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In this chapter, we focus on the use of psychotherapeutic medications in the elderly, including the antidepressant, psychostimulant, antipsychotic, mood stabilizer, and anxiolytic medications that are used to treat the psychiatric disorders of late life, including major depression, anxiety, and the psychosis and behavioral disturbances that frequently accompany Alzheimer's disease (AD) and related disorders.

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Mood and behavioral disturbances are of particular concern in the elderly. Late-life depression, including major depressive disorder and dysthymia, affects 5% to 12% of older adults. These rates are consistent with those in younger adults; however, the elderly face a disease profile that is more chronic and treatment resistant with an element of cognitive impairment. Frequently, depression in elderly, community dwelling individuals remains unidentified and untreated. Depression occurring past age 60 is likely distinct from that which occurs in younger age groups. It has been associated with significant vascular disease as evidenced in the imaging literature, and with low testosterone levels in older dysthymic men. This idiosyncratic disease profile may account for treatment resistance. For example, structural abnormalities in frontal white matter have been linked to a poorer remittance of depressive symptomatology.

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Late-life depression leads to further deterioration in quality of life, as well as increasing risk for dementia and suicide. Depressed elders suffer greater rates of disability, mortality, and nursing home placement. Furthermore, when depression co-occurs with other medical or psychiatric illness, it negatively alters the disease process. For example, cardiac mortality is increased in depressed patients with unstable angina, postmyocardial infarction, or congestive heart failure, and comorbid anxiety impairs interpersonal function and leads to greater severity of physical symptoms. Consequently, the effects of depression result in greater strain on an already overburdened health care system.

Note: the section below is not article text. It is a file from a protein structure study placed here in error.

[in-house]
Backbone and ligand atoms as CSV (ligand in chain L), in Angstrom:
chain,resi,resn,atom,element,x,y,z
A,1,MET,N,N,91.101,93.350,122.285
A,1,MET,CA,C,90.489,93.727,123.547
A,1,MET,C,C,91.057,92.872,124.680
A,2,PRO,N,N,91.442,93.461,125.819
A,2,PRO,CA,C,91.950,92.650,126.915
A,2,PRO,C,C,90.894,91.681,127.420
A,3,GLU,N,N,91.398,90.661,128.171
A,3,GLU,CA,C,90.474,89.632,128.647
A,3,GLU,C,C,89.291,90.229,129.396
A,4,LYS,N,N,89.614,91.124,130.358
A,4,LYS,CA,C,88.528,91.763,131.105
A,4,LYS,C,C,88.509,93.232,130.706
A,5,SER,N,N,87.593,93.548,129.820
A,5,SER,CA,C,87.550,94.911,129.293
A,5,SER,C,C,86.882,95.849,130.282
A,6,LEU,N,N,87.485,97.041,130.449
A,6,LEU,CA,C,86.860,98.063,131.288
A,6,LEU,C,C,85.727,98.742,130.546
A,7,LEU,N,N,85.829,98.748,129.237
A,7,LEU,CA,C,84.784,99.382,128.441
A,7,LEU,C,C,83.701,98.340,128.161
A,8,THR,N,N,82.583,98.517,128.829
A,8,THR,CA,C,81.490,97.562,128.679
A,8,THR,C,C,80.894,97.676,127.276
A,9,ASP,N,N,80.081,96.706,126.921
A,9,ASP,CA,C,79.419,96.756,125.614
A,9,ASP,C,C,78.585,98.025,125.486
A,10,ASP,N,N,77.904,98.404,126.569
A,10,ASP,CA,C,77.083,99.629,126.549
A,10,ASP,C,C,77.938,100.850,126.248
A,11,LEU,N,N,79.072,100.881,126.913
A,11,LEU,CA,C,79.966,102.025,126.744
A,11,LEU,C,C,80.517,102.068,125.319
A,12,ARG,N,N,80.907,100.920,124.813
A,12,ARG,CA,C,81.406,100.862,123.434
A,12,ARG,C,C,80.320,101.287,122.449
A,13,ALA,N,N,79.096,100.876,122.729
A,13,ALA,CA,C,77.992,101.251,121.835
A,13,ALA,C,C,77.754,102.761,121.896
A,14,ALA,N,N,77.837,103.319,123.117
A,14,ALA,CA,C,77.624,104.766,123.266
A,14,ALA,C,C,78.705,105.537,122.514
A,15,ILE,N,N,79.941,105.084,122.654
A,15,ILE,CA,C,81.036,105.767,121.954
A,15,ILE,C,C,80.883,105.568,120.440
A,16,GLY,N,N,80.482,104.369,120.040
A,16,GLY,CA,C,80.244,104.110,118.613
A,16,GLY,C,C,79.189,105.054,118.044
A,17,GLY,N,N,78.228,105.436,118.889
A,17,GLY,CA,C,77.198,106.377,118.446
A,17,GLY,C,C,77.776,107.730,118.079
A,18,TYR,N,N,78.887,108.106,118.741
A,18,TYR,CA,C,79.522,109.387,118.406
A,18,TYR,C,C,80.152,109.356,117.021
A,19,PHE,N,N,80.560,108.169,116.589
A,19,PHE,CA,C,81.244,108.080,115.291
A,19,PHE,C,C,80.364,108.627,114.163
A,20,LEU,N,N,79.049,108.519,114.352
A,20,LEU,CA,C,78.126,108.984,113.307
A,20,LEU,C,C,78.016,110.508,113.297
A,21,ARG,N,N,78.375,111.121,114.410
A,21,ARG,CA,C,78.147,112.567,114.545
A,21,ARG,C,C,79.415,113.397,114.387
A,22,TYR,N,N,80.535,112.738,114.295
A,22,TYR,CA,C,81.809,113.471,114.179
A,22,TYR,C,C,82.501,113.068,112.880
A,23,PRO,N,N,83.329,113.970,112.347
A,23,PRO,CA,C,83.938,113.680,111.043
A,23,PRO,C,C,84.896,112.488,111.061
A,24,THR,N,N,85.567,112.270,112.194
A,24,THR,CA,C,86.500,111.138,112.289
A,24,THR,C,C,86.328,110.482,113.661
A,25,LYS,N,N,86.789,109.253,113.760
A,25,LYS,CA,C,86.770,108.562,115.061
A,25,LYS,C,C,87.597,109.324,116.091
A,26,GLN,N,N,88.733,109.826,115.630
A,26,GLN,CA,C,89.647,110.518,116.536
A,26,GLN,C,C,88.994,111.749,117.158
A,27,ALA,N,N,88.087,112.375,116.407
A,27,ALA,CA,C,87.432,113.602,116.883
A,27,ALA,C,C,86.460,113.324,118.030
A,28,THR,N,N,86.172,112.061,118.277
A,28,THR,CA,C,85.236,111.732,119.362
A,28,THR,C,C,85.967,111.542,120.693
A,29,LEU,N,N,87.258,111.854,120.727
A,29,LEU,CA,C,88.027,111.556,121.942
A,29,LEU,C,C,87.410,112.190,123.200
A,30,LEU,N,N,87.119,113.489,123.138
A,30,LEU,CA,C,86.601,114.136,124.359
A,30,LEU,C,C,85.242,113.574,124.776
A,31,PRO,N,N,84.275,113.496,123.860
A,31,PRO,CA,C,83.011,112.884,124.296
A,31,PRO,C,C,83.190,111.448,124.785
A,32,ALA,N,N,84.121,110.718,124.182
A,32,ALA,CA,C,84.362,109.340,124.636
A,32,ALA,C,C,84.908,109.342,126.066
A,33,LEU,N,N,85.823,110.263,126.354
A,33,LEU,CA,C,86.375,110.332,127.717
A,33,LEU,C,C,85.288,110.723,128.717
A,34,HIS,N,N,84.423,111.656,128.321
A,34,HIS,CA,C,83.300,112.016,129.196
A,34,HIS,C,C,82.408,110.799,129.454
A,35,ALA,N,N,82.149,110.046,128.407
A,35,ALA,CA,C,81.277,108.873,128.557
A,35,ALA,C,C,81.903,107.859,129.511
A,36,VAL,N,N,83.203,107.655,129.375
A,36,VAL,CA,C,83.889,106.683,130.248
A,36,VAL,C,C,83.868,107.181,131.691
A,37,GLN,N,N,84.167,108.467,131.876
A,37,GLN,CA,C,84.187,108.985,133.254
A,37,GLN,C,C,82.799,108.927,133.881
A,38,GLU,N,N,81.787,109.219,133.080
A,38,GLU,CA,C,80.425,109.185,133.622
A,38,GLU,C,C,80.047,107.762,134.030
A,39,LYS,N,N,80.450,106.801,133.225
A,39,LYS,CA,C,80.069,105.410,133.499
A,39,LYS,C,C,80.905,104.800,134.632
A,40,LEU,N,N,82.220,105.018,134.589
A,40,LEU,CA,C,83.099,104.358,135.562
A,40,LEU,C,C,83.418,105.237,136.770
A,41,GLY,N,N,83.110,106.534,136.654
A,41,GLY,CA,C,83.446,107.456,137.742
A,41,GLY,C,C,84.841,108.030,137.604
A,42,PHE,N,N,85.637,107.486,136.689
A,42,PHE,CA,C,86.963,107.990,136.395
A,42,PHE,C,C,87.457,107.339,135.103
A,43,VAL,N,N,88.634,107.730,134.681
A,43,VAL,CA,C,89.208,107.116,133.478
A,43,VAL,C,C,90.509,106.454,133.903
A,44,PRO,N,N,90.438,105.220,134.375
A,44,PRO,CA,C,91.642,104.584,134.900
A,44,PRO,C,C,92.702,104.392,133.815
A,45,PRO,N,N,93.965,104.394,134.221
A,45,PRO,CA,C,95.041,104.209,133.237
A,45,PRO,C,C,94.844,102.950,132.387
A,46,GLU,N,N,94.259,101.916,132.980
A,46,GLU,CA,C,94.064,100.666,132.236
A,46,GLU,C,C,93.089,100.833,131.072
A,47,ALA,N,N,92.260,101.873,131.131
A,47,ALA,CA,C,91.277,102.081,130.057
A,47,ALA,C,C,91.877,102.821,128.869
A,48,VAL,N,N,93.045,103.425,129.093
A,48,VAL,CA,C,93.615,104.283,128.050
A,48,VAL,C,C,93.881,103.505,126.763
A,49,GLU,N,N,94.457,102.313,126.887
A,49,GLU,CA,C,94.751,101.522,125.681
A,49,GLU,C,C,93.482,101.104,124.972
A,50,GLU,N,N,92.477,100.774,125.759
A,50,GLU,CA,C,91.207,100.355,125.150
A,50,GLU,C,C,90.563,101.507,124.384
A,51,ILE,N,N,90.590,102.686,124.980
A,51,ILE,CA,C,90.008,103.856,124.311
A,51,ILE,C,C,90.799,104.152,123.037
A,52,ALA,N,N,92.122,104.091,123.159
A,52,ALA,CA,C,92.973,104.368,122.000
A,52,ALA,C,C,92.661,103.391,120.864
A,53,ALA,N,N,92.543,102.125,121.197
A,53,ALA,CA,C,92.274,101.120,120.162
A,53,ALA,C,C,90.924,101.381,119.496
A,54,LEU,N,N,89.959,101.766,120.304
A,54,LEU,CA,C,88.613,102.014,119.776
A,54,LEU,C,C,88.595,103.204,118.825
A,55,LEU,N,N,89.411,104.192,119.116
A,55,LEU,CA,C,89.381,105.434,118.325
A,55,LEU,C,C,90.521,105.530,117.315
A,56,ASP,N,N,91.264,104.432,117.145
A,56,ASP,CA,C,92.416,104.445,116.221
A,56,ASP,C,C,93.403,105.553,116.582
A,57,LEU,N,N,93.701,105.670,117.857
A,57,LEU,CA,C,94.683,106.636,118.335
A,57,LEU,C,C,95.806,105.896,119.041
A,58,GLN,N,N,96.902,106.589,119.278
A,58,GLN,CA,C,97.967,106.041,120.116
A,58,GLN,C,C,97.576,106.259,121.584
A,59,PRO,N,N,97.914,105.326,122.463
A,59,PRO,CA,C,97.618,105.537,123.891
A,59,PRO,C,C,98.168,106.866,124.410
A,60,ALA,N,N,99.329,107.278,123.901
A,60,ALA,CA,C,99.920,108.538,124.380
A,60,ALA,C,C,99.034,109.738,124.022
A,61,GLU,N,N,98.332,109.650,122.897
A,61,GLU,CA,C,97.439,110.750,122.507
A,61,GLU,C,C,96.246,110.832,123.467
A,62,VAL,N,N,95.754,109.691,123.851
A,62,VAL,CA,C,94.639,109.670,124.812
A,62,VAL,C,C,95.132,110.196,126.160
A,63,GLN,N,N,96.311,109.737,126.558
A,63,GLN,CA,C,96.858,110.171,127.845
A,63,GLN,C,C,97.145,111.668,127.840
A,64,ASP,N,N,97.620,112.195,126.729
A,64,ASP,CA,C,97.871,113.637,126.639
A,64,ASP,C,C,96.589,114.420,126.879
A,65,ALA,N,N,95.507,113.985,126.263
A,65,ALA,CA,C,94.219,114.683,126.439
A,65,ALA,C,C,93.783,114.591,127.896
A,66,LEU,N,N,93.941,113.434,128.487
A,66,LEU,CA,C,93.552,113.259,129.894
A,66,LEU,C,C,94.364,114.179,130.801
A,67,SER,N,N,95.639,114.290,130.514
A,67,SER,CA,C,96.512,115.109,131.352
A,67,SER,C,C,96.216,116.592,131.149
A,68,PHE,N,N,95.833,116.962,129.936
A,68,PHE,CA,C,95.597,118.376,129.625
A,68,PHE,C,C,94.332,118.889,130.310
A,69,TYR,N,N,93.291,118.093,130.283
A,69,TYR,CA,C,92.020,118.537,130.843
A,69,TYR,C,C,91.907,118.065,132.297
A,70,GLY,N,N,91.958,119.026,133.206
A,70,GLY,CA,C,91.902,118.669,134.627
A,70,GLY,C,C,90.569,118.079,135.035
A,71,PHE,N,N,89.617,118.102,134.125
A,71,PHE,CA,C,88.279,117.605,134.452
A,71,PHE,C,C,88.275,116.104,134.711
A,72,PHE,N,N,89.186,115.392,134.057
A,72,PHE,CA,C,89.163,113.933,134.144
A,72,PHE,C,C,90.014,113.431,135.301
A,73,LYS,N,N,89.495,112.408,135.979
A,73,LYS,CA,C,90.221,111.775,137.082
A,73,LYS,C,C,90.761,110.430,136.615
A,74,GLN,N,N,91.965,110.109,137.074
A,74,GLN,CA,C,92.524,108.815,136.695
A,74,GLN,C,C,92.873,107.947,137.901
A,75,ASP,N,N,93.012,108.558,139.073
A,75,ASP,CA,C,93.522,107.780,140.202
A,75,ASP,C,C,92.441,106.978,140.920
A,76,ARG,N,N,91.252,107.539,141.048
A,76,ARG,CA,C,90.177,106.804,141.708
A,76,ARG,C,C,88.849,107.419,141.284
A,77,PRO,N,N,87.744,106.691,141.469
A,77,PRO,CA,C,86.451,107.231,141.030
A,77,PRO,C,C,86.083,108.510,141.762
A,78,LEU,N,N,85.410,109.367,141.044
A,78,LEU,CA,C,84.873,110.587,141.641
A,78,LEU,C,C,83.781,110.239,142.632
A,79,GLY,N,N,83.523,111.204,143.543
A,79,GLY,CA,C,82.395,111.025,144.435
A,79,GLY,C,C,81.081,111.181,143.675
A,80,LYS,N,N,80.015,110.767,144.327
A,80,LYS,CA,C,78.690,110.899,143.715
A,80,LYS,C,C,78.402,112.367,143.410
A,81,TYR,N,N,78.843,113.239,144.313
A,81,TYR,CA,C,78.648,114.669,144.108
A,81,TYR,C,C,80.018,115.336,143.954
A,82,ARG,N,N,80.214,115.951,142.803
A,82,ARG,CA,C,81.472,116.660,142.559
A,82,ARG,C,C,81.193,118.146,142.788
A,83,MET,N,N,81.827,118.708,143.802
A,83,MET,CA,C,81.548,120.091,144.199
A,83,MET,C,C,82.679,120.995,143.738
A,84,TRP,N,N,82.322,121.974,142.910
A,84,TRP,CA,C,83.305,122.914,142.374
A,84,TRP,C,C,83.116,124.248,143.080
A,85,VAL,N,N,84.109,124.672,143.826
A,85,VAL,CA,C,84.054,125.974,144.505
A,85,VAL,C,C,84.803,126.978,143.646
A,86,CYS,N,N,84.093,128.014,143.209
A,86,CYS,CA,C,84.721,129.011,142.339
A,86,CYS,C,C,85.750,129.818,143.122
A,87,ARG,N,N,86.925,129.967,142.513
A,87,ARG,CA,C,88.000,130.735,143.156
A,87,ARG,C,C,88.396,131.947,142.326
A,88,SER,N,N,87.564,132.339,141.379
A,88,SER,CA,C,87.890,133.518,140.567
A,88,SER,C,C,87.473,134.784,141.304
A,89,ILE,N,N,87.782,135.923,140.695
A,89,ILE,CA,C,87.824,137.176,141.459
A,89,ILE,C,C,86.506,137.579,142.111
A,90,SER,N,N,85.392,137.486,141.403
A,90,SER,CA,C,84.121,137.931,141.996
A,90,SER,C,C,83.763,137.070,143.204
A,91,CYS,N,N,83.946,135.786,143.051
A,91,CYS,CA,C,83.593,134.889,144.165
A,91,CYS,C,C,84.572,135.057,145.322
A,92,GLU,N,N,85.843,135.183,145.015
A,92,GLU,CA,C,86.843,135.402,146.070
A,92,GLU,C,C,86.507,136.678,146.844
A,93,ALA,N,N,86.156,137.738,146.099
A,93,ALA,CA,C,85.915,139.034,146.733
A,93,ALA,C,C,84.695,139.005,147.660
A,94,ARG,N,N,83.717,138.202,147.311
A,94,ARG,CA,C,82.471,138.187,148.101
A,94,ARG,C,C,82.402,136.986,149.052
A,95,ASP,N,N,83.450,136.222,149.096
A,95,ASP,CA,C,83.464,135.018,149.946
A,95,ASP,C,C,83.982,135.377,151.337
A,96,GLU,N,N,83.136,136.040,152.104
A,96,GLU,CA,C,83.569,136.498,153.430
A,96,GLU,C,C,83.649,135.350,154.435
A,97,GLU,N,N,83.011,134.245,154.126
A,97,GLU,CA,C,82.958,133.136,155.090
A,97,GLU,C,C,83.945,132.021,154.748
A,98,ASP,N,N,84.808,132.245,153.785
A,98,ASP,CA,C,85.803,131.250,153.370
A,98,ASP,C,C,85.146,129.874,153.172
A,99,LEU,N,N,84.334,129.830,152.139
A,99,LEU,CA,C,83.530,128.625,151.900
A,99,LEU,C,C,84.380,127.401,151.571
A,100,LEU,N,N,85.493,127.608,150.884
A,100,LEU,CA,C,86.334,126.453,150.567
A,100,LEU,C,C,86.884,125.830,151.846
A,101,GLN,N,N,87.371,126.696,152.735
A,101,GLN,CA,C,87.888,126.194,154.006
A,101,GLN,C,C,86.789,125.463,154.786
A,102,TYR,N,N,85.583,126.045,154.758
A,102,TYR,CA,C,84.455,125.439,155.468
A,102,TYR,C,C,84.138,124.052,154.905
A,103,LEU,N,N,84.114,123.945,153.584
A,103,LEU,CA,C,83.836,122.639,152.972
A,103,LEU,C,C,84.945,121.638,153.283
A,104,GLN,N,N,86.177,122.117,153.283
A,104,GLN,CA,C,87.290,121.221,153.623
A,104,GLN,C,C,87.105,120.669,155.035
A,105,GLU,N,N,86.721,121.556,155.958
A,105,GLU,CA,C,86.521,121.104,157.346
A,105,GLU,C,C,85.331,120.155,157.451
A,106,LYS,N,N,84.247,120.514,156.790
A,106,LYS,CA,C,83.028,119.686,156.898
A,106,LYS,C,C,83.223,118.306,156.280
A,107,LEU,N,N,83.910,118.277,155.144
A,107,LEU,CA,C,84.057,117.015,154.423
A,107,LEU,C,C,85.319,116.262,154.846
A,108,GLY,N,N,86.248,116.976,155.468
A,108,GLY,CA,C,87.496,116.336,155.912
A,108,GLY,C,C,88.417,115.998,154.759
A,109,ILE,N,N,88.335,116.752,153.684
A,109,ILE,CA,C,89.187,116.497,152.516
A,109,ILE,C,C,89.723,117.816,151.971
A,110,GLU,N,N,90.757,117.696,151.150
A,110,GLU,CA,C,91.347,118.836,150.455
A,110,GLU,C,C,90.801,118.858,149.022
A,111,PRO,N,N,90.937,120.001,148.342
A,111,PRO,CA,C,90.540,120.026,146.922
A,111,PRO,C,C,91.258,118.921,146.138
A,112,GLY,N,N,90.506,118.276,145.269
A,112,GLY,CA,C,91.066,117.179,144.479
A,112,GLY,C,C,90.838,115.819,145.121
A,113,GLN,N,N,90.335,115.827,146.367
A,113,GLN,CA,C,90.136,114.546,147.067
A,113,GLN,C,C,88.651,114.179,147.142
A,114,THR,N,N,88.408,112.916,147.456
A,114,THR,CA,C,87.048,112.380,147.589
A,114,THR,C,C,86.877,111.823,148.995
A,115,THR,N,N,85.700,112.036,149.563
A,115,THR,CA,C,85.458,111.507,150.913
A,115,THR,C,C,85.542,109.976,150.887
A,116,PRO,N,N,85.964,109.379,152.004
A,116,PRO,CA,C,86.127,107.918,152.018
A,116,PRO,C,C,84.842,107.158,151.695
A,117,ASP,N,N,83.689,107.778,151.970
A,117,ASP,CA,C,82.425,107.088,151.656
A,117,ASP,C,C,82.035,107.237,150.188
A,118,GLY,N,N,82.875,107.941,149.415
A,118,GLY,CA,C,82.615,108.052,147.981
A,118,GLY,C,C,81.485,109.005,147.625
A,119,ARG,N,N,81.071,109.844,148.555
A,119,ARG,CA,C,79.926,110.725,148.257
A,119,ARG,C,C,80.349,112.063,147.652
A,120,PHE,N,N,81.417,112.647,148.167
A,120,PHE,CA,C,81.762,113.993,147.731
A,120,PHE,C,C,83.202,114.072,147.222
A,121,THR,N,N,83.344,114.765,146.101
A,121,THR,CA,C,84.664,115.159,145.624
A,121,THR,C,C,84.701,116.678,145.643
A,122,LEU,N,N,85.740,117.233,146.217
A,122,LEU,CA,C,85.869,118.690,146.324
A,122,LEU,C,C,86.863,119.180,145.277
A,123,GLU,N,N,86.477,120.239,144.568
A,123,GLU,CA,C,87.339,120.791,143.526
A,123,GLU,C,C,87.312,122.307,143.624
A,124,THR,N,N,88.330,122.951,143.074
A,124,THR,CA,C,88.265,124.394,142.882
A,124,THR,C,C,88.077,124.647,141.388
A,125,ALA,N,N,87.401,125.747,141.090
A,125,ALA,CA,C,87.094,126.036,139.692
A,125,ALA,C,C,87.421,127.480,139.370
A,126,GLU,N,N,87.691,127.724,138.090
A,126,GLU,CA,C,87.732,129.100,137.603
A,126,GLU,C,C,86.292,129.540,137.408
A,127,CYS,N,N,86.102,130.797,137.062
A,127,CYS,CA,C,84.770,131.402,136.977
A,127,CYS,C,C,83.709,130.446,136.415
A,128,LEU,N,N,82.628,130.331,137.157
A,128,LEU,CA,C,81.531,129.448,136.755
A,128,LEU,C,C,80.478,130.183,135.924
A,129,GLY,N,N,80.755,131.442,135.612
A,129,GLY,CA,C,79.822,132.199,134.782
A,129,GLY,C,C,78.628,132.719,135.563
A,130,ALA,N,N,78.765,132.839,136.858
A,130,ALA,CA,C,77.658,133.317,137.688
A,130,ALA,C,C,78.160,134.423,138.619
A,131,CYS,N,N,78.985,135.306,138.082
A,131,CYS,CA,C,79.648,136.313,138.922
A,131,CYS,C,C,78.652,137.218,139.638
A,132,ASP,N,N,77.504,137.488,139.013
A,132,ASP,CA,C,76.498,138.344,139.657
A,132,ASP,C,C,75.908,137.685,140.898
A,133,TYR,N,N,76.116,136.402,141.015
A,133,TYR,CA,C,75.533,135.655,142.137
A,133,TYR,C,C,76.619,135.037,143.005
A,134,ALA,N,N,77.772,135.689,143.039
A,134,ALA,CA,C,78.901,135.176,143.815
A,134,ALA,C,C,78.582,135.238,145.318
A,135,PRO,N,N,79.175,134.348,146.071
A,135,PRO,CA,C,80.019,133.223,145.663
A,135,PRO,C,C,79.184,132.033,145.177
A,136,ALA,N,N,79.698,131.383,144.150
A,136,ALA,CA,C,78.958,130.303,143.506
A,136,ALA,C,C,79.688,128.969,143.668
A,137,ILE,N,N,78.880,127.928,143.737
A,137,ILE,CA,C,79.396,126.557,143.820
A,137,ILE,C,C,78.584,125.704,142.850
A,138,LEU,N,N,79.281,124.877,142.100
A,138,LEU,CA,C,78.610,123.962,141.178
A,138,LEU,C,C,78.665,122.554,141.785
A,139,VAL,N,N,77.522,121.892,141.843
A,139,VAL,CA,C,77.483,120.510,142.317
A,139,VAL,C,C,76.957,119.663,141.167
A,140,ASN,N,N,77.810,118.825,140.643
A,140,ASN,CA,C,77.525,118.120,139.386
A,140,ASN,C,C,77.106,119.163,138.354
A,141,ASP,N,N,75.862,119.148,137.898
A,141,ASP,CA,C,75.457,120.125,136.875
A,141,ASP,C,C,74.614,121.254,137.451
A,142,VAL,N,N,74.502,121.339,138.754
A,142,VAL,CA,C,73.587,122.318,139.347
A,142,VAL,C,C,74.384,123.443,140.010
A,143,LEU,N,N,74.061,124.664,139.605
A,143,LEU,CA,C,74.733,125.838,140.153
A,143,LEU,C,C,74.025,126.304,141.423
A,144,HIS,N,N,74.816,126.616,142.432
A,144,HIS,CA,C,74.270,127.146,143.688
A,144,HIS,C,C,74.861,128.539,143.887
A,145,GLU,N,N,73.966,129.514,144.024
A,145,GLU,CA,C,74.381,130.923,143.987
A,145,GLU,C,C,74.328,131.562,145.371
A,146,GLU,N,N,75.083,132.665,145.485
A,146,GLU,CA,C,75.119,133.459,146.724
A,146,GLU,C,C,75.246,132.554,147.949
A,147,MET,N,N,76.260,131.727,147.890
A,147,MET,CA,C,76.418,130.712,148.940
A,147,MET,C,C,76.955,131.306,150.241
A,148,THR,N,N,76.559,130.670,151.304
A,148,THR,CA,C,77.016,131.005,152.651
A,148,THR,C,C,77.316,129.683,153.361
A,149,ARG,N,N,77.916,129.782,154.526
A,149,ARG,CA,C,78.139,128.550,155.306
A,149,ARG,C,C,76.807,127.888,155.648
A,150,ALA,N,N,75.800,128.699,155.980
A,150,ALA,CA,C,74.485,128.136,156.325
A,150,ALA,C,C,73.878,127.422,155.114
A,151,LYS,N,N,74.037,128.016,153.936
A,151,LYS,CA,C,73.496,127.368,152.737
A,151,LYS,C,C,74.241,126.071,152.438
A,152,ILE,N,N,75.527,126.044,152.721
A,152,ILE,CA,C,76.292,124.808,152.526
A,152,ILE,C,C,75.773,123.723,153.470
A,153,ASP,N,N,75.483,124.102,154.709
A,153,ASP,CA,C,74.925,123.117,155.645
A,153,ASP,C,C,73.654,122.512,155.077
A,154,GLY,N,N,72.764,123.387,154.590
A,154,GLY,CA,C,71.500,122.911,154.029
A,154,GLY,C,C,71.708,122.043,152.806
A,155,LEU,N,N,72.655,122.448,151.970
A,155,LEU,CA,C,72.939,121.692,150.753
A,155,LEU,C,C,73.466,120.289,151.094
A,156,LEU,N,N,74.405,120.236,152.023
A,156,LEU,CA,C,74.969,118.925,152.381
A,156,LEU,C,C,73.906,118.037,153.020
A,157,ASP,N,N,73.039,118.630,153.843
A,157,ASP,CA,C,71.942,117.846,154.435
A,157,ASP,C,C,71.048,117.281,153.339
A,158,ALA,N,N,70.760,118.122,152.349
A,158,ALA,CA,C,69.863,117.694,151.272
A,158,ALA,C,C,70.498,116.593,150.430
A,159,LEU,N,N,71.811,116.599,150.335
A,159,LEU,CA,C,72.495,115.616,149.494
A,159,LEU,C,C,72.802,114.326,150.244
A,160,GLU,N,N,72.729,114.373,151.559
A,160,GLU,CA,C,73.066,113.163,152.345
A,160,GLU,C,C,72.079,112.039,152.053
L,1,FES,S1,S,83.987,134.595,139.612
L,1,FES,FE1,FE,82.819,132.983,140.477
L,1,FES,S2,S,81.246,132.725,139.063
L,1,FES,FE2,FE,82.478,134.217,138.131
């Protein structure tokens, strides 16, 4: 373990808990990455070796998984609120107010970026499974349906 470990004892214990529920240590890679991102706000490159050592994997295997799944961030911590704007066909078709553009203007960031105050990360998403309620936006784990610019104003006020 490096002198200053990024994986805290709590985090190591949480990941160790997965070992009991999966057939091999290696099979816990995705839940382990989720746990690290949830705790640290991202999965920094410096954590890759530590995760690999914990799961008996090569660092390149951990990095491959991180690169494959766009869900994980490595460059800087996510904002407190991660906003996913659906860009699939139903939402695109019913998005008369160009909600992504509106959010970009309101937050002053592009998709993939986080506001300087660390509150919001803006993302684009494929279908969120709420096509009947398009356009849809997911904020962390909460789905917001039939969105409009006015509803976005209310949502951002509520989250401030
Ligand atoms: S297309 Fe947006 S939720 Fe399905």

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Anxiety disorders are also highly prevalent in older adults, between 2% and 19% in community dwelling elders, with the most common forms being generalized anxiety disorder (GAD) and phobias. Anxious symptomatology not meeting criteria for a clinical diagnosis is experienced by a further 20% of elderly individuals. Late-life anxiety can co-occur with physical illness, depression, or side effects of medication use. Risk factors for anxiety in elders include cognitive and physical impairments, economic difficulties, and social segregation.

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Older anxious individuals experience greater physical disability and cognitive impairment, as well as reduced ability to carry out activities of daily life. Quality of life is diminished and risk of mortality and coronary artery disease (particularly in men) is greater when anxiety is present in later life. Anxious elders are prone to excessive use of medical services, with anxiety disorders comprising 38% of mental health claims as compared to 21% for affective disorders.

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Behavioral instability, including agitation, aggression, and psychosis, also appears frequently in late-life, especially when associated with dementia. Approximately 2% to 5% of elderly individuals 60 years of age or older suffer from dementing illnesses, while 15% to 40% of those older than 85 develop dementia. At some point in the course ...

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